An FDA drug safety communication cites more than 70 cases of ketoacidosis and 19 "life-threatening" cases of urosepsis and pyelonephritis.
Calls attention to ketoacidosis, UTI risks
The FDA said Friday that SGLT2 (sodium-glucose cotransporter-2) inhibitors such as empagliflozin (Jardiance), dapagliflozin (Farxiga), and canagliflozin (Invokana) will need new warnings on the risks of ketoacidosis, urinary tract infections, and other serious illnesses.
More than 70 cases of ketoacidosis have been reported to the agency, as well as 19 "life-threatening" cases of urosepsis and pyelonephritis, according to an FDA drug safety communication.
The 19 cases of serious urinary tract infections occurred only in patients treated with canagliflozin or dapagliflozin, although the FDA stopped short of saying that empagliflozin was free of such risk. Although none were fatal, four patients needed intensive care treatment and all were hospitalized. No data were available on patients’ prior history of urinary infections, and the review did not identify other factors that might predispose patients to such infections.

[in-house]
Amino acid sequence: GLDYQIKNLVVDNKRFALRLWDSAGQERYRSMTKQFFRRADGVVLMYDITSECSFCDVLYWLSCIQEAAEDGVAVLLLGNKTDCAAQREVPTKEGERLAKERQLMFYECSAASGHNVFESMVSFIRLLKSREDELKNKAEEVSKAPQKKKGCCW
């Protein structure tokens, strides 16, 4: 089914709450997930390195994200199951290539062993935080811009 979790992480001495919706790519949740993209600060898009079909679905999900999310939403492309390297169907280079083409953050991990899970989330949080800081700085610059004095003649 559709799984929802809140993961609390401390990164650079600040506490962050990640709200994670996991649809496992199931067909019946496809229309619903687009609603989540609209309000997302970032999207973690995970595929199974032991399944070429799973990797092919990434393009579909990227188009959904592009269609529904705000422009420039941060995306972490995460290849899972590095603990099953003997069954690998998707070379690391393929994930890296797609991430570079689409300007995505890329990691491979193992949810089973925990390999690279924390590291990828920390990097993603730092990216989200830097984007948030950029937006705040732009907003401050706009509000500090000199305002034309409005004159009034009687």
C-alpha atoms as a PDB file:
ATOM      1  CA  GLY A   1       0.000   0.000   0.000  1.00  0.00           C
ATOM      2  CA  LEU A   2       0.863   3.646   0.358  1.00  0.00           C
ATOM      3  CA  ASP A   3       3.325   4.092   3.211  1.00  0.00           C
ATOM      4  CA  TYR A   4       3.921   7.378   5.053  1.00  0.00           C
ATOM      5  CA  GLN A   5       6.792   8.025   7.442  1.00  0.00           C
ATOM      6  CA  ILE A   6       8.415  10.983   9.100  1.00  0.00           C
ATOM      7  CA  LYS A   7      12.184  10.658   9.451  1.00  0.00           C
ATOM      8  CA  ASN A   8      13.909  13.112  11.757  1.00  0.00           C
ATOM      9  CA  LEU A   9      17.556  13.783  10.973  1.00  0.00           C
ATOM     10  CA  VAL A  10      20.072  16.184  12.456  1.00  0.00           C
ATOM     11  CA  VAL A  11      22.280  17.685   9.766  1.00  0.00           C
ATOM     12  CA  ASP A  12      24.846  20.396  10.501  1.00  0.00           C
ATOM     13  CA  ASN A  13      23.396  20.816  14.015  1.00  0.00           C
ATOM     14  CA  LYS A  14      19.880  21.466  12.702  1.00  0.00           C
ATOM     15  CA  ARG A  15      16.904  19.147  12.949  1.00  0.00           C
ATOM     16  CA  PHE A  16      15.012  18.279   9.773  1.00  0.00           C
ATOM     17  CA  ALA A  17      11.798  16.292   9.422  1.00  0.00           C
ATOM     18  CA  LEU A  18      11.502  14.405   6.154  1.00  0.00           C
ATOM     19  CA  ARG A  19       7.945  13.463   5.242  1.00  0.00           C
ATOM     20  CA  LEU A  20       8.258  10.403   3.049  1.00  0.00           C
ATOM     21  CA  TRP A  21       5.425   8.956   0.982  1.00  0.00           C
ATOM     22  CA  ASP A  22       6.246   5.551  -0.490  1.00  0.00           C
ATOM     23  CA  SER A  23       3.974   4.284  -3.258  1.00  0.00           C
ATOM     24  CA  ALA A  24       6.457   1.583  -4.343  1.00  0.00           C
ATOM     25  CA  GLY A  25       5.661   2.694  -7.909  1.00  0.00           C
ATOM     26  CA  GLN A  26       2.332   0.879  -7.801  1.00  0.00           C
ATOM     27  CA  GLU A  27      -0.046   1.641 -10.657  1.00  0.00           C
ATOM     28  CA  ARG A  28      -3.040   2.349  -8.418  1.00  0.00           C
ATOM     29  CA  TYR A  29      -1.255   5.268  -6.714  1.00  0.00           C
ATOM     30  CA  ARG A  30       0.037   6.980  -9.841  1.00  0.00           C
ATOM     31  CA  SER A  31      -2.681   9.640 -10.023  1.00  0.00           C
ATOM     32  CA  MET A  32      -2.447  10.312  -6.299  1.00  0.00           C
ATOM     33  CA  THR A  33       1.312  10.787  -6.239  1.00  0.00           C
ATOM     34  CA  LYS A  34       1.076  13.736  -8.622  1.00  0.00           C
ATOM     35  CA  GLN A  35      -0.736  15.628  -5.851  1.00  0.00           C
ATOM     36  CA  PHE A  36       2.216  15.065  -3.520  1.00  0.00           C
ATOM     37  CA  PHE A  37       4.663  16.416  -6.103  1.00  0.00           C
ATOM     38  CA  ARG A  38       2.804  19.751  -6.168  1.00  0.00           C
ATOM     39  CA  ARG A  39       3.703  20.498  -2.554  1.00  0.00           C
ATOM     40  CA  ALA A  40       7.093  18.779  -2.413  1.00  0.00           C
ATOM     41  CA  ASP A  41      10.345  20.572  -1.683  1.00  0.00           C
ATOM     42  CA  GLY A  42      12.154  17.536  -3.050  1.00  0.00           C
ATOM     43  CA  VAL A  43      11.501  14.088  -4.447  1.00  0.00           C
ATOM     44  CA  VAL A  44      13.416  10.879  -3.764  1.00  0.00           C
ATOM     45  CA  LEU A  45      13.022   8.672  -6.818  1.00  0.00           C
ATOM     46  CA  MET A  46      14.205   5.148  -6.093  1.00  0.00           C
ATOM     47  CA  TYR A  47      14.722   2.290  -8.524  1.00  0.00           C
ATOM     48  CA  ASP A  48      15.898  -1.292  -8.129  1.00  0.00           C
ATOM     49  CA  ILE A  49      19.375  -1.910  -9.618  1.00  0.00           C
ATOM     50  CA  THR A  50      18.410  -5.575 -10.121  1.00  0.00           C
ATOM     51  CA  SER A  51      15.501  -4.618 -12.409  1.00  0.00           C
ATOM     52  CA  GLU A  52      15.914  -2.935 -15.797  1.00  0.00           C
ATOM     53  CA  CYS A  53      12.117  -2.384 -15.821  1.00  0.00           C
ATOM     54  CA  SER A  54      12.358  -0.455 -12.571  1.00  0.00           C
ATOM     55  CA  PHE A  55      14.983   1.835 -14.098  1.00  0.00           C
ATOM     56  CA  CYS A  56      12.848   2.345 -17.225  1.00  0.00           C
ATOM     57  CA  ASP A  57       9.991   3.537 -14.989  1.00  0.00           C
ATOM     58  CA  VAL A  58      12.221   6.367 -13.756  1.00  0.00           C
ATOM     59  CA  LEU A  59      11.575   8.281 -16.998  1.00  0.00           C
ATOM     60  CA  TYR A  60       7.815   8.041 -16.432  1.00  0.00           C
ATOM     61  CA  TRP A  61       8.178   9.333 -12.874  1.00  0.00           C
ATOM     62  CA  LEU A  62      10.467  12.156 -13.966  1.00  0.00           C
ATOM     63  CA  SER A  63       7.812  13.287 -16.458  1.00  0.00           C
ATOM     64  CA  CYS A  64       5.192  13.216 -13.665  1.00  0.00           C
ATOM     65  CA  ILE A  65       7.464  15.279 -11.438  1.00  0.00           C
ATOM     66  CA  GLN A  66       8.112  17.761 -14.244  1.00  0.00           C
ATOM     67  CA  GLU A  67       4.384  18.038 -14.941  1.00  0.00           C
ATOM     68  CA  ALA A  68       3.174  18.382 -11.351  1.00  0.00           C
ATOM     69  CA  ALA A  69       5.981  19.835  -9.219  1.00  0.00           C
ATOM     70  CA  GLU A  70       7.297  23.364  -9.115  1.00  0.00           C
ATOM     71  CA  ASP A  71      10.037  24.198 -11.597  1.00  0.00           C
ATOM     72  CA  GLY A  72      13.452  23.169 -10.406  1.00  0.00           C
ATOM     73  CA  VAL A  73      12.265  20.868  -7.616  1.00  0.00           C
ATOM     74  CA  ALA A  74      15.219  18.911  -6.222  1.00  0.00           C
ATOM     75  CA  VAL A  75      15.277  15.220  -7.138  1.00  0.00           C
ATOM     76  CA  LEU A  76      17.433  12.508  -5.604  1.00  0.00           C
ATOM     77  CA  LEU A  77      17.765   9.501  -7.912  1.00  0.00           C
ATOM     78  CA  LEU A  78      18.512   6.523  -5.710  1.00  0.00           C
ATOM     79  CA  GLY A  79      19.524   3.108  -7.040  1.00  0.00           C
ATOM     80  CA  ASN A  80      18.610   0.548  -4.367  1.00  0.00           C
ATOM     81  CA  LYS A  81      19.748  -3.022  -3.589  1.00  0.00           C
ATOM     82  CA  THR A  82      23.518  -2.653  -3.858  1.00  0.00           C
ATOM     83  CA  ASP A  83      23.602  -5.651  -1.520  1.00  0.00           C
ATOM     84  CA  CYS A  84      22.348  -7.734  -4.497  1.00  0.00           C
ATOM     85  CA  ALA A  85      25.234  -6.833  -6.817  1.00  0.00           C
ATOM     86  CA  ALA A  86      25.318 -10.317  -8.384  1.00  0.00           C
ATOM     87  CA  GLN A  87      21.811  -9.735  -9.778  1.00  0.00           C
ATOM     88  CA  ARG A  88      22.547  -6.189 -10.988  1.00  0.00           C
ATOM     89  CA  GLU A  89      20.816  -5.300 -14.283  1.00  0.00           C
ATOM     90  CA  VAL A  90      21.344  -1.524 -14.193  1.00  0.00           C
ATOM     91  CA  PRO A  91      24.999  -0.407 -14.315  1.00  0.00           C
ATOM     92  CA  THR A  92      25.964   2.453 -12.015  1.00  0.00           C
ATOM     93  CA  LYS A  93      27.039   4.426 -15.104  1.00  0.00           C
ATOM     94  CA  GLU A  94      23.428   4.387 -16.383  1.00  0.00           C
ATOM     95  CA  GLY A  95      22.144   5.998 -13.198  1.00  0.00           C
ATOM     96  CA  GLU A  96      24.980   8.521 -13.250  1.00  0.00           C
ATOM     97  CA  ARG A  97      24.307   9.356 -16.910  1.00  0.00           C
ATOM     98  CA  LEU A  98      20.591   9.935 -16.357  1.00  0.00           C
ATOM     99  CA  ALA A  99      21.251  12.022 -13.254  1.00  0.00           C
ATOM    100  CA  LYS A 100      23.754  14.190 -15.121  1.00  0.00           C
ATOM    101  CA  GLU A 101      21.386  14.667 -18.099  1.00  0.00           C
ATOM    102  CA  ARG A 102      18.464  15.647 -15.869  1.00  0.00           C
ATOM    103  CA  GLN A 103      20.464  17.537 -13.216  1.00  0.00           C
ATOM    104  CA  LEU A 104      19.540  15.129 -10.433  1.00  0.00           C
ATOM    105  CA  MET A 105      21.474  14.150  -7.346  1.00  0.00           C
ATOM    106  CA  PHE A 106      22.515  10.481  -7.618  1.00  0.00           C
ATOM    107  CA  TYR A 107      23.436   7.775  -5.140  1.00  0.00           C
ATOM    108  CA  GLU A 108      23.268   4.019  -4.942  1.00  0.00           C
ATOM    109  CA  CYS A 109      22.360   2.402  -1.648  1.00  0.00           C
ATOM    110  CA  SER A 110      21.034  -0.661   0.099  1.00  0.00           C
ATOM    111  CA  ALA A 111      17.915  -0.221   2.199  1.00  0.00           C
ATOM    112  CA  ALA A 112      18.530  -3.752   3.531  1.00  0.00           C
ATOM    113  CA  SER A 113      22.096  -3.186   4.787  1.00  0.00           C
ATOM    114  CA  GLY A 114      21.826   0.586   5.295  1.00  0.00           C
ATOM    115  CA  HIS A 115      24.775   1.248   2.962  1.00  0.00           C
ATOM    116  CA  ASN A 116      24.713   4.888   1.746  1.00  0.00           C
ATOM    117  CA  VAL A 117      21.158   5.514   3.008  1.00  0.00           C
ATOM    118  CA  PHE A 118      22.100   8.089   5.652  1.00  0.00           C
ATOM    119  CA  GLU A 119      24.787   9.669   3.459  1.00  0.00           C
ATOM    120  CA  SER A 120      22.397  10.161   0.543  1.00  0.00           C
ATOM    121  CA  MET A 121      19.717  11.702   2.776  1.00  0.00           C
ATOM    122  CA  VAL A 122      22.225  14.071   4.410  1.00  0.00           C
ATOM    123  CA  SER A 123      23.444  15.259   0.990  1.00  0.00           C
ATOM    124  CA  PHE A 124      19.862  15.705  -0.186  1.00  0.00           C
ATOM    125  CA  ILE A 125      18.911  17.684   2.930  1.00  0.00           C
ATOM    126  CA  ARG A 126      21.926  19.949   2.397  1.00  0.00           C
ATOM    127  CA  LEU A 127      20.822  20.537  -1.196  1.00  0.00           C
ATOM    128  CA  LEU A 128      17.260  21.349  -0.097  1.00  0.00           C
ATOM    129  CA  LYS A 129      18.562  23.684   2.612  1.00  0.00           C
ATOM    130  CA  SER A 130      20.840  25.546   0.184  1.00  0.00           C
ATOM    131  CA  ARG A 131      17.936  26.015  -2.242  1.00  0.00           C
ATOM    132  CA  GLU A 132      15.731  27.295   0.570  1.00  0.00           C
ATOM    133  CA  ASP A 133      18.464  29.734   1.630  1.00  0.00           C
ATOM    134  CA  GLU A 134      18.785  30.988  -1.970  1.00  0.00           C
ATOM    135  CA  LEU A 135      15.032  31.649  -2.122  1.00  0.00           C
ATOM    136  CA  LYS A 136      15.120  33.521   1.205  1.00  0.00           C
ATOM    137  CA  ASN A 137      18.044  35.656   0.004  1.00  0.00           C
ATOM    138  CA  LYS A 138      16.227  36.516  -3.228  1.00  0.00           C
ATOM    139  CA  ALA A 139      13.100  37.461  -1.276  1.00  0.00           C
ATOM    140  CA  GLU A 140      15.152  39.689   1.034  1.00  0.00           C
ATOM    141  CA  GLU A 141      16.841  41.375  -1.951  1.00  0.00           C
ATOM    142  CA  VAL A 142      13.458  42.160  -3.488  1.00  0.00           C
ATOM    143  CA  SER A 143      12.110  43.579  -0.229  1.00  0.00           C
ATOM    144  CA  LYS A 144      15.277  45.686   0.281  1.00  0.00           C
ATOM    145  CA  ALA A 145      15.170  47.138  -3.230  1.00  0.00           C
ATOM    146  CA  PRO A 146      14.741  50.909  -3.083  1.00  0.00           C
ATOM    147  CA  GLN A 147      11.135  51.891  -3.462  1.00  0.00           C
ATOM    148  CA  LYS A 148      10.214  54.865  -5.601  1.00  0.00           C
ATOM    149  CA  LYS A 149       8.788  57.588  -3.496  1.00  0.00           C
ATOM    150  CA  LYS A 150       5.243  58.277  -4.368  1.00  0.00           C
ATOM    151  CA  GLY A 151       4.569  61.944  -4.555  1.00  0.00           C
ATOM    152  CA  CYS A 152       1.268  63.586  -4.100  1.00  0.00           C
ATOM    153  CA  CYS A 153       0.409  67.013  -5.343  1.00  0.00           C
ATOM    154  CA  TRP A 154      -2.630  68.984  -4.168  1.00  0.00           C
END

The SGLT2 inhibitor class of agents is used to treat both type 1 and type 2 diabetes. The drugs cause glucose to be excreted in the urine, lowering blood levels.
The agency had issued a previous warning in May about ketoacidosis with these drugs, which also include combination products such as Invokamet, Xigduo, Synjardy, and Glyxambi in which metformin or linagliptin are added.
Review of the adverse event reports disclosed that the median time between the start of SGLT2 inhibitor therapy and onset of ketoacidosis was 43 days (range 1 day to 1 year). Drug dose did not seem to be related to the risk of ketoacidosis, the agency said.
However, the review did identify some other potential risk factors. These included:
âº Low carbohydrate diet or reduction in overall caloric intake
âº Reduction or discontinuation of insulin therapy
âº Discontinuing an oral insulin secretagogue
âº Alcohol use
The FDA recommended that physicians consider these risk factors before prescribing SGLT2 inhibitors and that patients taking these agents and complaining of symptoms consistent with ketoacidosis be formally evaluated. The agency also said that the drugs should be stopped if ketoacidosis is suspected.
And, when patients on these drugs have risk factors known to increase risk of ketoacidosis - such as prolonged fasting because of surgery or acute illness - clinicians should consider monitoring the patients closely or stopping the drugs altogether.
The American Association of Clinical Endocrinologists released a statement earlier this year on the association between SGLT-2 inhibitors and ketoacidosis. It can be read here.
last updated 12.07.2015
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